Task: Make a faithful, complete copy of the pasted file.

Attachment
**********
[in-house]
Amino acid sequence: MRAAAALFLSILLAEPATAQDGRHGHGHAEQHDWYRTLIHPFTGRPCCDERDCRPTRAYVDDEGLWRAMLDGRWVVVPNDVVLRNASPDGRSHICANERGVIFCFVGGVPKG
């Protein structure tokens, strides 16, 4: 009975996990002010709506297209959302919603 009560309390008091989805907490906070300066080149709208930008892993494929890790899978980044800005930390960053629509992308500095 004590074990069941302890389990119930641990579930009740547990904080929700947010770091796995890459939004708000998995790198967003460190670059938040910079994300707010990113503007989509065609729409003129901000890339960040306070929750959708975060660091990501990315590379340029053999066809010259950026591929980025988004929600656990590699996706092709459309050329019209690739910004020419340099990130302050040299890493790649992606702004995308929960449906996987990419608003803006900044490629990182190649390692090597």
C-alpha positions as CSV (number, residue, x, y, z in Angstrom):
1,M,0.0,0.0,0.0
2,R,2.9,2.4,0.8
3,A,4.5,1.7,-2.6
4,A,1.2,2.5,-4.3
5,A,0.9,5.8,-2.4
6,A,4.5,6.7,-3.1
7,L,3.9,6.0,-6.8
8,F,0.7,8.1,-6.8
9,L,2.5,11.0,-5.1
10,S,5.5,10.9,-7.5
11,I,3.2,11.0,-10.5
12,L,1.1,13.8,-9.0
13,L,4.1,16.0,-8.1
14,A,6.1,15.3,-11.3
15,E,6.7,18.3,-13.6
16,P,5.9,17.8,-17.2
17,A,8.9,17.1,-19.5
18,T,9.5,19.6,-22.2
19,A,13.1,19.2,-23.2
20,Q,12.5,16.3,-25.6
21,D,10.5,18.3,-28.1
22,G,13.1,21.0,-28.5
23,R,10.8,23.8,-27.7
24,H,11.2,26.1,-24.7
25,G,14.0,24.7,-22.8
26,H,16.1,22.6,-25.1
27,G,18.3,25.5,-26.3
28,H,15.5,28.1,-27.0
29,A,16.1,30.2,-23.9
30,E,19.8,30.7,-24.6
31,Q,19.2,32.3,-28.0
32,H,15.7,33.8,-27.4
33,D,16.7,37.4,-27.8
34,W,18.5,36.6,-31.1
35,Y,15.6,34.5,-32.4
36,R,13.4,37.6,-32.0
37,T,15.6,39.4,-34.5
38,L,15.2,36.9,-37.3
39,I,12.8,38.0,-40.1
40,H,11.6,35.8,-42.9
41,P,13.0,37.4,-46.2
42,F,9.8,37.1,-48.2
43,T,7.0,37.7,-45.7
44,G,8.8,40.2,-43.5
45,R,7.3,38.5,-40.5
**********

[in-house]
Amino acid sequence: MRAAAALFLSILLAEPATAQDGRHGHGHAEQHDWYRTLIHPFTGRPCCDERDCRPTRAYVDDEGLWRAMLDGRWVVVPNDVVLRNASPDGRSHICANERGVIFCFVGGVPKG
């Protein structure tokens, strides 16, 4: 009975996990002010709506297209959302919603 009560309390008091989805907490906070300066080149709208930008892993494929890790899978980044800005930390960053629509992308500095 004590074990069941302890389990119930641990579930009740547990904080929700947010770091796995890459939004708000998995790198967003460190670059938040910079994300707010990113503007989509065609729409003129901000890339960040306070929750959708975060660091990501990315590379340029053999066809010259950026591929980025988004929600656990590699996706092709459309050329019209690739910004020419340099990130302050040299890493790649992606702004995308929960449906996987990419608003803006900044490629990182190649390692090597």
C-alpha positions as CSV (number, residue, x, y, z in Angstrom):
1,M,0.0,0.0,0.0
2,R,2.9,2.4,0.8
3,A,4.5,1.7,-2.6
4,A,1.2,2.5,-4.3
5,A,0.9,5.8,-2.4
6,A,4.5,6.7,-3.1
7,L,3.9,6.0,-6.8
8,F,0.7,8.1,-6.8
9,L,2.5,11.0,-5.1
10,S,5.5,10.9,-7.5
11,I,3.2,11.0,-10.5
12,L,1.1,13.8,-9.0
13,L,4.1,16.0,-8.1
14,A,6.1,15.3,-11.3
15,E,6.7,18.3,-13.6
16,P,5.9,17.8,-17.2
17,A,8.9,17.1,-19.5
18,T,9.5,19.6,-22.2
19,A,13.1,19.2,-23.2
20,Q,12.5,16.3,-25.6
21,D,10.5,18.3,-28.1
22,G,13.1,21.0,-28.5
23,R,10.8,23.8,-27.7
24,H,11.2,26.1,-24.7
25,G,14.0,24.7,-22.8
26,H,16.1,22.6,-25.1
27,G,18.3,25.5,-26.3
28,H,15.5,28.1,-27.0
29,A,16.1,30.2,-23.9
30,E,19.8,30.7,-24.6
31,Q,19.2,32.3,-28.0
32,H,15.7,33.8,-27.4
33,D,16.7,37.4,-27.8
34,W,18.5,36.6,-31.1
35,Y,15.6,34.5,-32.4
36,R,13.4,37.6,-32.0
37,T,15.6,39.4,-34.5
38,L,15.2,36.9,-37.3
39,I,12.8,38.0,-40.1
40,H,11.6,35.8,-42.9
41,P,13.0,37.4,-46.2
42,F,9.8,37.1,-48.2
43,T,7.0,37.7,-45.7
44,G,8.8,40.2,-43.5
45,R,7.3,38.5,-40.5